The Virginia men’s lacrosse team poured onto the field and mobbed goalie Alex Rode when the final horn sounded Saturday afternoon on the ACC Tournament championship game at Klockner Stadium.
On the same field where the Cavaliers let last season’s ACC title slip away, Virginia put on one of its most dominant performances of the season against the same team that celebrated with last year’s trophy. Top-seeded Virginia beat No. 3 Notre Dame, 10-4, to win its first conference tournament title since 2010.
While the team celebrated with Rode, who nearly pitched a shutout in the second half, Tiffany hung back near the sideline and embraced assistant coaches Sean Kirwan and Kip Turner. Everyone in the small circle knew how meaningful the moment was.
Three years ago, when Tiffany took over for longtime coach Dom Starsia, the Cavaliers were still in the early stages of an 18-game ACC losing streak, which didn’t end until last April with a win at North Carolina. In three years, Virginia went from the bottom of the standings to conference champion.
“We’ve seen the bottom,” Tiffany said. “Some people talk about the advantage of when you hit rock bottom, is that there’s only one way to go.”
Not lost on Tiffany on Saturday was the effort of his team’s defense – a unit which bore the brunt of the criticism for the program’s inability in recent years to compete on a national stage.
Dating back to his days as the head coach at his alma mater Brown, Tiffany’s teams have been known for their fast offensive pace, but he began his coaching career as a defensive coordinator.
While embracing his staff, Tiffany couldn’t help but reminisce about 2017, which was his first season on Grounds and when he served as both head coach and defensive coordinator.
“We’ve come a long way,” Tiffany said, “and I give credit to this group of men for still believing in me after that first year.”
In one moment in the third quarter, Tiffany slapped high fives on the sideline with long stick midfielder Jared Conners after Conners forced a turnover. In the next, Tiffany was explaining a particular aspect of a slide to freshman starter Cade Saustad, who at 6-foot-5 towered above his coach. But as time wound down on a game that felt decided by halftime, the old defensive coach in him couldn’t help but smile.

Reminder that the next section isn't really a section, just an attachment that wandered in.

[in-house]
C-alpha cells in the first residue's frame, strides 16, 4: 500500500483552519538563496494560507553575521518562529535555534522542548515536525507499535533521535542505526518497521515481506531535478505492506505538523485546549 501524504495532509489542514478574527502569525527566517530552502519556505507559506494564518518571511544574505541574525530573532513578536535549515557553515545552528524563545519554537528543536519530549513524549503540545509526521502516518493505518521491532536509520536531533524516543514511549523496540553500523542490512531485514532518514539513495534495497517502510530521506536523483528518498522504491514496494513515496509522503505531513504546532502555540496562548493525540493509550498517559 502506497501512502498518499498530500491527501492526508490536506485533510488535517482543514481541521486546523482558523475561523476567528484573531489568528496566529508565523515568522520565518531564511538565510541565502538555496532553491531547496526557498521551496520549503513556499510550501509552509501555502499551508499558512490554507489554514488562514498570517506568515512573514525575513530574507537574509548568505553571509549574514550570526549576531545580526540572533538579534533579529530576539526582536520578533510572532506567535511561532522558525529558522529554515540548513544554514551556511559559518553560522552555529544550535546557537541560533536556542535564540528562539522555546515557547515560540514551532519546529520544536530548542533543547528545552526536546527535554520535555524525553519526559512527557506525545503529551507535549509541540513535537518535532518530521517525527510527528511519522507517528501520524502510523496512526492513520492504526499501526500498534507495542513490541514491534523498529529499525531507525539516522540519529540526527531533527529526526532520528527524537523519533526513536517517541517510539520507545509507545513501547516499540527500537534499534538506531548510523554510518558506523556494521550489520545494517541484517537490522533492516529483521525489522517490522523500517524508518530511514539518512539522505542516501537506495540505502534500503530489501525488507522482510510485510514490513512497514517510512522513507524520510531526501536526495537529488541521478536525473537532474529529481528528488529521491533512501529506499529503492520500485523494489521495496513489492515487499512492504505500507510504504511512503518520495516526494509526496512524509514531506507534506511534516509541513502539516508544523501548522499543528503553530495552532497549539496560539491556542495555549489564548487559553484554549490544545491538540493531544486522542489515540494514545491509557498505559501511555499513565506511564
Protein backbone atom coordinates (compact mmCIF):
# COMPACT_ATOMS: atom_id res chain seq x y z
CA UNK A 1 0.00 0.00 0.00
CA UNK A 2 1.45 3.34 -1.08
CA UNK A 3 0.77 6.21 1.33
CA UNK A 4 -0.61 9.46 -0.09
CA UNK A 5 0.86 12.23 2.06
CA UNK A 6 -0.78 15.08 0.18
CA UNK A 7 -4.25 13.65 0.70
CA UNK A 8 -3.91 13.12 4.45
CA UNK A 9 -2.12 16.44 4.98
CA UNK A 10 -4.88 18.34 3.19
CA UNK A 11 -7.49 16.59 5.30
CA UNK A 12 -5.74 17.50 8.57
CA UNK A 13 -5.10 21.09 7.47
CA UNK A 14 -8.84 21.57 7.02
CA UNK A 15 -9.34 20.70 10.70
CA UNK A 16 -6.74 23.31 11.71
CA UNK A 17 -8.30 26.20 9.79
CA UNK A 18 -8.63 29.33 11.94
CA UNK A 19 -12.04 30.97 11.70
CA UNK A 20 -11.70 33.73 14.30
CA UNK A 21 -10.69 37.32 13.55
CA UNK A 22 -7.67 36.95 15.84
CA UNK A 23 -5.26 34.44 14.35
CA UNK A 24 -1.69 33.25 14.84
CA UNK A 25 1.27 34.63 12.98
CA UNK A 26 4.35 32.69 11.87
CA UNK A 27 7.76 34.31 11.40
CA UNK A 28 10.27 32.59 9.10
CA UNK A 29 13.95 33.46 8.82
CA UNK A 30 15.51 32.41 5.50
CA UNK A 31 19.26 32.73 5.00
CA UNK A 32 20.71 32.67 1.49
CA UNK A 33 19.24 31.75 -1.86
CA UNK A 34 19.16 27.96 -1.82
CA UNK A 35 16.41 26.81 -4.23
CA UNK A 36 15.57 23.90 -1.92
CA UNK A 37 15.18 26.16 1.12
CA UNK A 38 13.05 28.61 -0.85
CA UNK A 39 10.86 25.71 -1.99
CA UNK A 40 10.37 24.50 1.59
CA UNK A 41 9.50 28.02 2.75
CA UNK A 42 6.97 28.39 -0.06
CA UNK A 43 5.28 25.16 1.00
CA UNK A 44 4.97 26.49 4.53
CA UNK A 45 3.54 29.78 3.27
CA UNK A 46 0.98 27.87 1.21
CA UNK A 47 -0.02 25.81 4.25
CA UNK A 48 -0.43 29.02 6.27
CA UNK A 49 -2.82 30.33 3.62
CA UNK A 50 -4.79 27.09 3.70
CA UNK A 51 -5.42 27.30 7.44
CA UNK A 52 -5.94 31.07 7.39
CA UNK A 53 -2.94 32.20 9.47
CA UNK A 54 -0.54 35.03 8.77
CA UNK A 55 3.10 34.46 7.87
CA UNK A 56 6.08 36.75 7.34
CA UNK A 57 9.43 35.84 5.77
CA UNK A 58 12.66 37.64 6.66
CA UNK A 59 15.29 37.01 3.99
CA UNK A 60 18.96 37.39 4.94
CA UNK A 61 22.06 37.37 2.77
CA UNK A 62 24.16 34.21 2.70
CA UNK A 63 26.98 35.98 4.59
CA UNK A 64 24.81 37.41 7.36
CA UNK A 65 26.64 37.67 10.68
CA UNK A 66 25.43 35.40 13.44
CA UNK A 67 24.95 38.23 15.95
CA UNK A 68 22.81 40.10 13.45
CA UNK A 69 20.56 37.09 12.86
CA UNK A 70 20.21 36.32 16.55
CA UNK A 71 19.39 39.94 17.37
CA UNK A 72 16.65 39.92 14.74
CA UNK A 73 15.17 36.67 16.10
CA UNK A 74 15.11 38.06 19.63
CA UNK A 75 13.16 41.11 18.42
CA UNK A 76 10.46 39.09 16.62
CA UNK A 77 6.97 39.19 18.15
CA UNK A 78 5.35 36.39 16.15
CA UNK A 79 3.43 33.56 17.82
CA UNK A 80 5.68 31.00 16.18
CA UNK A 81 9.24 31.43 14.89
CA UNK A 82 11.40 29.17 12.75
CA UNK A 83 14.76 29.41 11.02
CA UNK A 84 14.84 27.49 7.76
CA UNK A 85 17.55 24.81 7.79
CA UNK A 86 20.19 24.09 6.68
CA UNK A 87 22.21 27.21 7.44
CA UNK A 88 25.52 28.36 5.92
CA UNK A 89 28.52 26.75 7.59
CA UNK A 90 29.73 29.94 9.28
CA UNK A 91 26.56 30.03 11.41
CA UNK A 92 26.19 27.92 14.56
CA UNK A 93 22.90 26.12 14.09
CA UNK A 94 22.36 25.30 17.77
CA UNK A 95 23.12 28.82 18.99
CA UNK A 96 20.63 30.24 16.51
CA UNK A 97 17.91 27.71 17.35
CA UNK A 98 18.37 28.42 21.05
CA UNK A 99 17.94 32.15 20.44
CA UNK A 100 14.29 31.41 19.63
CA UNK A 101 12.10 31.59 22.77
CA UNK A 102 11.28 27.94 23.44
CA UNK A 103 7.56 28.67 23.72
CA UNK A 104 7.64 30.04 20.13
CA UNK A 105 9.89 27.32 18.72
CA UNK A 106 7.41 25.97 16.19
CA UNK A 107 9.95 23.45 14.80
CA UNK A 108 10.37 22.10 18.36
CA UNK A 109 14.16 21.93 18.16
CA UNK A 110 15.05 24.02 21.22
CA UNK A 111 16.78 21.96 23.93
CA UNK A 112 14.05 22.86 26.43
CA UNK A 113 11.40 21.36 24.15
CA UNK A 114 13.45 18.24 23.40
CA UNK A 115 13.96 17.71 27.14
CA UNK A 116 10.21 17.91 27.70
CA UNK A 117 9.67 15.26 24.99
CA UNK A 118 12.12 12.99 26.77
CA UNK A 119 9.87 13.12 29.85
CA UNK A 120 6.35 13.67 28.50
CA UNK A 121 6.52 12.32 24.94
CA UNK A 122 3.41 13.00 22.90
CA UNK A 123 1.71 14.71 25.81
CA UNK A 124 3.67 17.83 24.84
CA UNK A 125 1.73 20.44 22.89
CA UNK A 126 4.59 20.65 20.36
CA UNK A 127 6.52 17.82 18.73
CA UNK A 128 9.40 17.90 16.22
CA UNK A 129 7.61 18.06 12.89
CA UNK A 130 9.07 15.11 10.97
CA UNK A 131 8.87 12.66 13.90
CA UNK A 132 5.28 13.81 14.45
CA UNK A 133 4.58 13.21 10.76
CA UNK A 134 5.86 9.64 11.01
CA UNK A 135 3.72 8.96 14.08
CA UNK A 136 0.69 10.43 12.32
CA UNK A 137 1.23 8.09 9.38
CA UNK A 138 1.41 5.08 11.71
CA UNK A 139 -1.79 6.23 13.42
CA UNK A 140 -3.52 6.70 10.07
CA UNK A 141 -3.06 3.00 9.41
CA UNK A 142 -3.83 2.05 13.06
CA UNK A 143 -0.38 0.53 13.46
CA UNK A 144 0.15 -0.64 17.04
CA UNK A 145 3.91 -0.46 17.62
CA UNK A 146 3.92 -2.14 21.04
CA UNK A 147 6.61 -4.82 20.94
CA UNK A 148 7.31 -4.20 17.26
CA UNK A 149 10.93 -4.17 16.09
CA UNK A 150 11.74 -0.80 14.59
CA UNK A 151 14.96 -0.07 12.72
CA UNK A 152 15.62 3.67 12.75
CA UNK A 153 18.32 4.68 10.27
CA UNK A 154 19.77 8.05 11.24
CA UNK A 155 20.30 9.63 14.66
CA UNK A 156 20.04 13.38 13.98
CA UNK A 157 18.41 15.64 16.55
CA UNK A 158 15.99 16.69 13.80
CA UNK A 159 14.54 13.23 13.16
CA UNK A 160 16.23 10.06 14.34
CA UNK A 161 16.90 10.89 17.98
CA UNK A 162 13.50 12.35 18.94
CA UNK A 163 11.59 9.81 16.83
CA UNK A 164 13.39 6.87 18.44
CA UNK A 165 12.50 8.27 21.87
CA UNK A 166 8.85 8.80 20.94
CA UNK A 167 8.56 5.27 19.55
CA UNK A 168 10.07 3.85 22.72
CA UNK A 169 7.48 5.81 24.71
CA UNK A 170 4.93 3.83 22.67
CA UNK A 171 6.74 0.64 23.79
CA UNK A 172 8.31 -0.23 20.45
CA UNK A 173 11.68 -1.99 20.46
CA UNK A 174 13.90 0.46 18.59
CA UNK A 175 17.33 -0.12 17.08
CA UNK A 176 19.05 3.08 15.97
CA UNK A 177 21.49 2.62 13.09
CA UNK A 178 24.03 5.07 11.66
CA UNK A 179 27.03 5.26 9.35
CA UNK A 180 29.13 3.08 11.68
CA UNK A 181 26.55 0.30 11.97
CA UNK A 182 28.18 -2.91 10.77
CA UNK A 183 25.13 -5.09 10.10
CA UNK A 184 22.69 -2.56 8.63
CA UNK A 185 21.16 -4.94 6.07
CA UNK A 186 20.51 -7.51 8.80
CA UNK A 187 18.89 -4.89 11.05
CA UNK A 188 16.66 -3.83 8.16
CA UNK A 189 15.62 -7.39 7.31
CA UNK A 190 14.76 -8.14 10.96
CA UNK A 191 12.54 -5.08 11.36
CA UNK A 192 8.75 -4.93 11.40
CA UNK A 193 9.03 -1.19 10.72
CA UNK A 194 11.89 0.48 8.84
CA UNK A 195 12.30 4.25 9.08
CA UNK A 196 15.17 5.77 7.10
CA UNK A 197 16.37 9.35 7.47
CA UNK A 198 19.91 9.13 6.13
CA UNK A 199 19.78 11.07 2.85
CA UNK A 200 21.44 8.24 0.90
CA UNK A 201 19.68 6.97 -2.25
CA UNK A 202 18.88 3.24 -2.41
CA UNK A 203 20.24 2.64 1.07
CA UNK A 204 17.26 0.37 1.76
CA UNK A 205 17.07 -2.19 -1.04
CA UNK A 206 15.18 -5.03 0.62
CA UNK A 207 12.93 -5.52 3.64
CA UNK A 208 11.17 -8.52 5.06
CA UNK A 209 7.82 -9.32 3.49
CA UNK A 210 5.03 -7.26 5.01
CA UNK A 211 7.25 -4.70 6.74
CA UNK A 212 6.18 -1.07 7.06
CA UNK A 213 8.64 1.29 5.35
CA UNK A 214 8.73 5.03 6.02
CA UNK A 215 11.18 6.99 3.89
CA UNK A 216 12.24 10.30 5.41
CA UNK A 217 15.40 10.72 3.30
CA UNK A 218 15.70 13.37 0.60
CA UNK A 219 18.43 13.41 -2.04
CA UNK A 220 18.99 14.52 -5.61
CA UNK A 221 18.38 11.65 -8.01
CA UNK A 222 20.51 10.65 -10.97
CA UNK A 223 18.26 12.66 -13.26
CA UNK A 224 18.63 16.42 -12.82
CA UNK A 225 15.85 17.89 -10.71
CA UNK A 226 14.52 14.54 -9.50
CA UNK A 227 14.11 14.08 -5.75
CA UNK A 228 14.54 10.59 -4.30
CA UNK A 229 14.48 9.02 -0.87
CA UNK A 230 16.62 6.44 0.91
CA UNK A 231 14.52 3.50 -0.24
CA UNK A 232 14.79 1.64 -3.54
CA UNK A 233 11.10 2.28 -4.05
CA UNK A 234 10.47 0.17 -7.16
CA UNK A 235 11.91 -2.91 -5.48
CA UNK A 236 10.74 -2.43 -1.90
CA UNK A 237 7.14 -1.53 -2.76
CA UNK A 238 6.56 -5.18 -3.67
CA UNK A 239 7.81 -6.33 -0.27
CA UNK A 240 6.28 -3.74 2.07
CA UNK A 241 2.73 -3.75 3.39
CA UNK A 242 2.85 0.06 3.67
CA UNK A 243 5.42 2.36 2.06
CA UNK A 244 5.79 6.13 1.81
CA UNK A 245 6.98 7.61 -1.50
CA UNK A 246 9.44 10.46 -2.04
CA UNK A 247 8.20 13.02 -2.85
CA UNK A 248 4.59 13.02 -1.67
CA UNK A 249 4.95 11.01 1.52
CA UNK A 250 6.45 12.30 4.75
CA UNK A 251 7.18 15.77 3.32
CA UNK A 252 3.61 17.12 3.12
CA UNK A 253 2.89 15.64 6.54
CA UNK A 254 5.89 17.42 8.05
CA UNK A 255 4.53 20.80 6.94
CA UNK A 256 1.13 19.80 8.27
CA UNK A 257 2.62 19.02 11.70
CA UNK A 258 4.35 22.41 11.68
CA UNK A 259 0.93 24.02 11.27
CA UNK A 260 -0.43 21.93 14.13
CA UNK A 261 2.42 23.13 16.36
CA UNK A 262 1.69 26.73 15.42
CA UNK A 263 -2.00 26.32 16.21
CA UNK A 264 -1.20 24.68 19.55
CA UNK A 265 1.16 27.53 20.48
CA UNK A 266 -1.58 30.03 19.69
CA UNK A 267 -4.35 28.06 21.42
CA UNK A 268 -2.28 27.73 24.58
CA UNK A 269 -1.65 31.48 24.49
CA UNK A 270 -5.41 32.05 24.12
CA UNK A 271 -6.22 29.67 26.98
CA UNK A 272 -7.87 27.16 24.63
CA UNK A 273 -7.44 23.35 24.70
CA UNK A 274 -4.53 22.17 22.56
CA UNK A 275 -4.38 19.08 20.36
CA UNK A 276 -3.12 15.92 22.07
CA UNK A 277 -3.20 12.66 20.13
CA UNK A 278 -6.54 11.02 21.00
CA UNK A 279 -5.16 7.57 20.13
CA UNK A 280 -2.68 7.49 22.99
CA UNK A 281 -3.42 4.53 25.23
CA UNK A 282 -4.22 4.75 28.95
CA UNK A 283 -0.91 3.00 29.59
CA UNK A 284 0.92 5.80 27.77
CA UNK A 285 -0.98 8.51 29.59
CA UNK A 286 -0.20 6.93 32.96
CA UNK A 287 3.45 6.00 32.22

“It’s a major statement for our team defense,” Tiffany said. “It culminated today with our decision making in when to slide to the man being dodged and when not to, because we don’t just slide to everything. That decision making has taken years to hone.”
With a little more than four minutes left in the first quarter, Notre Dame’s Nick Stinn scored to tie the game, 2-2. That was the Fighting Irish’s final goal until Connor Morin scored to cut Virginia’s lead to 10-3 with 6:59 to play.
Virginia did not allow a goal in the second or third quarters and held the Irish without a goal for more than 43 minutes. Four goals are the fewest the Cavaliers have allowed in a game since a 2016 shutout of Richmond, and UVa forced 16 of Notre Dame’s 23 turnovers.
“It’s communication,” said Conners, who scored off of a faceoff to give UVa a 9-2 lead in the third quarter and scooped four ground balls. “Those are some of my best friends down there, so we all know we have each other’s back. When something goes wrong, you know you’ve got your boys there to back you up.”
Rode, who Tiffany reiterated is in a fight for his job every week, finished with 11 saves. He located the ball well early, and he surrendered the game’s final goal only after leaving the cage to deliver a blow, which knocked the ball out of a Notre Dame player’s stick.
“I give him a lot of credit because it was be a lot easier on him emotionally to show up on Tuesday or Wednesday and go ‘I just have to show up on game day,’” Tiffany said. “Not if you play for the Virginia Cavaliers. You’ve got to earn it Tuesday and Wednesday, and for him to step up and shut the door for a couple quarters, that was huge by Alex.”
Dox Aitken led the Cavaliers with three goals, and Ryan Conrad added two. Leading scorer Michael Kraus was held without a goal, but he added two assists.
“This just shows you how far we’ve come,” Aitken said. “I remember being on the outside looking in my freshman year. Last year, we made a pretty big stride. We were in the thing. We just didn’t have the energy last year and we were new to it.”
An added benefit to Saturday’s win is the Cavaliers are now likely to receive a home game in the first round of the NCAA Tournament, which begins next weekend. The top eight seeds host opening-round games, and not only is Virginia the ACC champion, its ranked No. 5 in the latest USILA Coaches Poll.
The 2019 men’s lacrosse bracket will be announced at 9 p.m. on Sunday.